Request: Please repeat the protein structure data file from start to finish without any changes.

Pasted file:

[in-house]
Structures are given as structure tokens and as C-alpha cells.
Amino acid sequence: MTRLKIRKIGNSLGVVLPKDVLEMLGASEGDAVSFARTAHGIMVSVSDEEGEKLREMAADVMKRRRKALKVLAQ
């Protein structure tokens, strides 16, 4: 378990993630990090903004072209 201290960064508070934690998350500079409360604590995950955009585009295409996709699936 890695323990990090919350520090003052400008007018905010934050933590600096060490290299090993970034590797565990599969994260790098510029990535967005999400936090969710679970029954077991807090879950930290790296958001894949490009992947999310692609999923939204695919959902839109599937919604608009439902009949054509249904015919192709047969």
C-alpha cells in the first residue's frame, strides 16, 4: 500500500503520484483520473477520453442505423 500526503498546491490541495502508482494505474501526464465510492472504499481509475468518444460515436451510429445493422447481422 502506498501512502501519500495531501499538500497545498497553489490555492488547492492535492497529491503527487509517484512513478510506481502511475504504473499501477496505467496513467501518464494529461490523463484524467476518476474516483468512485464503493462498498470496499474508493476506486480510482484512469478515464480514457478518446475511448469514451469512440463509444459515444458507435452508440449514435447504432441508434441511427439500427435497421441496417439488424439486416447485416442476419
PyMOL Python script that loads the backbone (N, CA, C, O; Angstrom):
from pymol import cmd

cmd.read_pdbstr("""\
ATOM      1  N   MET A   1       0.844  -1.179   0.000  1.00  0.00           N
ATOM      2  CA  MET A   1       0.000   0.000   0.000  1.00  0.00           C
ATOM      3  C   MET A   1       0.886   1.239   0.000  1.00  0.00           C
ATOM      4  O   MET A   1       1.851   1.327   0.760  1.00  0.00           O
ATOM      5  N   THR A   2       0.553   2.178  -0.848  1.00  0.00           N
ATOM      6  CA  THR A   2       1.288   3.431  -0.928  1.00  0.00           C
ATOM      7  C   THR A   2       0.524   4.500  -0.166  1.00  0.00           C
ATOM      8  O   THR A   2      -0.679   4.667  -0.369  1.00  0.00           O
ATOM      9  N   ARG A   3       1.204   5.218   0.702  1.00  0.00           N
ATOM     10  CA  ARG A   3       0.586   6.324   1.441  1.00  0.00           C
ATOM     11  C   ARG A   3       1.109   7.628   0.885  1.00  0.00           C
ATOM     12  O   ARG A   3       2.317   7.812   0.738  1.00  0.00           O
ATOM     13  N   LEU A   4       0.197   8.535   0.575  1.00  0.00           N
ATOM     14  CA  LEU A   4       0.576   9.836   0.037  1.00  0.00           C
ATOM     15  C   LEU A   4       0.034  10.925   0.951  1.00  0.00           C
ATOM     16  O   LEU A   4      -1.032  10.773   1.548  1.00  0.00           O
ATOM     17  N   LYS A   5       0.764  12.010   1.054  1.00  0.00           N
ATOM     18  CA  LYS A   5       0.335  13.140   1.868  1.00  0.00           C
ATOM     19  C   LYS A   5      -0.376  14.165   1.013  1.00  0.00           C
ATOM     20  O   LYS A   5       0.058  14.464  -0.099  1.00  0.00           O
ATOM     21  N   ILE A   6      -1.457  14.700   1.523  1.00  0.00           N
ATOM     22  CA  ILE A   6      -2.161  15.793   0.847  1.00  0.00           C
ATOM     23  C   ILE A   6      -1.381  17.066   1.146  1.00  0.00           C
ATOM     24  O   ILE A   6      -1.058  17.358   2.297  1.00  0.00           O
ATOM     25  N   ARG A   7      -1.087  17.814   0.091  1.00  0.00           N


[in-house]
Structures are given as structure tokens and as C-alpha cells.
Amino acid sequence: MTRLKIRKIGNSLGVVLPKDVLEMLGASEGDAVSFARTAHGIMVSVSDEEGEKLREMAADVMKRRRKALKVLAQ
């Protein structure tokens, strides 16, 4: 378990993630990090903004072209 201290960064508070934690998350500079409360604590995950955009585009295409996709699936 890695323990990090919350520090003052400008007018905010934050933590600096060490290299090993970034590797565990599969994260790098510029990535967005999400936090969710679970029954077991807090879950930290790296958001894949490009992947999310692609999923939204695919959902839109599937919604608009439902009949054509249904015919192709047969």
C-alpha cells in the first residue's frame, strides 16, 4: 500500500503520484483520473477520453442505423 500526503498546491490541495502508482494505474501526464465510492472504499481509475468518444460515436451510429445493422447481422 502506498501512502501519500495531501499538500497545498497553489490555492488547492492535492497529491503527487509517484512513478510506481502511475504504473499501477496505467496513467501518464494529461490523463484524467476518476474516483468512485464503493462498498470496499474508493476506486480510482484512469478515464480514457478518446475511448469514451469512440463509444459515444458507435452508440449514435447504432441508434441511427439500427435497421441496417439488424439486416447485416442476419
PyMOL Python script that loads the backbone (N, CA, C, O; Angstrom):
from pymol import cmd

cmd.read_pdbstr("""\
ATOM      1  N   MET A   1       0.844  -1.179   0.000  1.00  0.00           N
ATOM      2  CA  MET A   1       0.000   0.000   0.000  1.00  0.00           C
ATOM      3  C   MET A   1       0.886   1.239   0.000  1.00  0.00           C
ATOM      4  O   MET A   1       1.851   1.327   0.760  1.00  0.00           O
ATOM      5  N   THR A   2       0.553   2.178  -0.848  1.00  0.00           N
ATOM      6  CA  THR A   2       1.288   3.431  -0.928  1.00  0.00           C
ATOM      7  C   THR A   2       0.524   4.500  -0.166  1.00  0.00           C
ATOM      8  O   THR A   2      -0.679   4.667  -0.369  1.00  0.00           O
ATOM      9  N   ARG A   3       1.204   5.218   0.702  1.00  0.00           N
ATOM     10  CA  ARG A   3       0.586   6.324   1.441  1.00  0.00           C
ATOM     11  C   ARG A   3       1.109   7.628   0.885  1.00  0.00           C
ATOM     12  O   ARG A   3       2.317   7.812   0.738  1.00  0.00           O
ATOM     13  N   LEU A   4       0.197   8.535   0.575  1.00  0.00           N
ATOM     14  CA  LEU A   4       0.576   9.836   0.037  1.00  0.00           C
ATOM     15  C   LEU A   4       0.034  10.925   0.951  1.00  0.00           C
ATOM     16  O   LEU A   4      -1.032  10.773   1.548  1.00  0.00           O
ATOM     17  N   LYS A   5       0.764  12.010   1.054  1.00  0.00           N
ATOM     18  CA  LYS A   5       0.335  13.140   1.868  1.00  0.00           C
ATOM     19  C   LYS A   5      -0.376  14.165   1.013  1.00  0.00           C
ATOM     20  O   LYS A   5       0.058  14.464  -0.099  1.00  0.00           O
ATOM     21  N   ILE A   6      -1.457  14.700   1.523  1.00  0.00           N
ATOM     22  CA  ILE A   6      -2.161  15.793   0.847  1.00  0.00           C
ATOM     23  C   ILE A   6      -1.381  17.066   1.146  1.00  0.00           C
ATOM     24  O   ILE A   6      -1.058  17.358   2.297  1.00  0.00           O
ATOM     25  N   ARG A   7      -1.087  17.814   0.091  1.00  0.00           N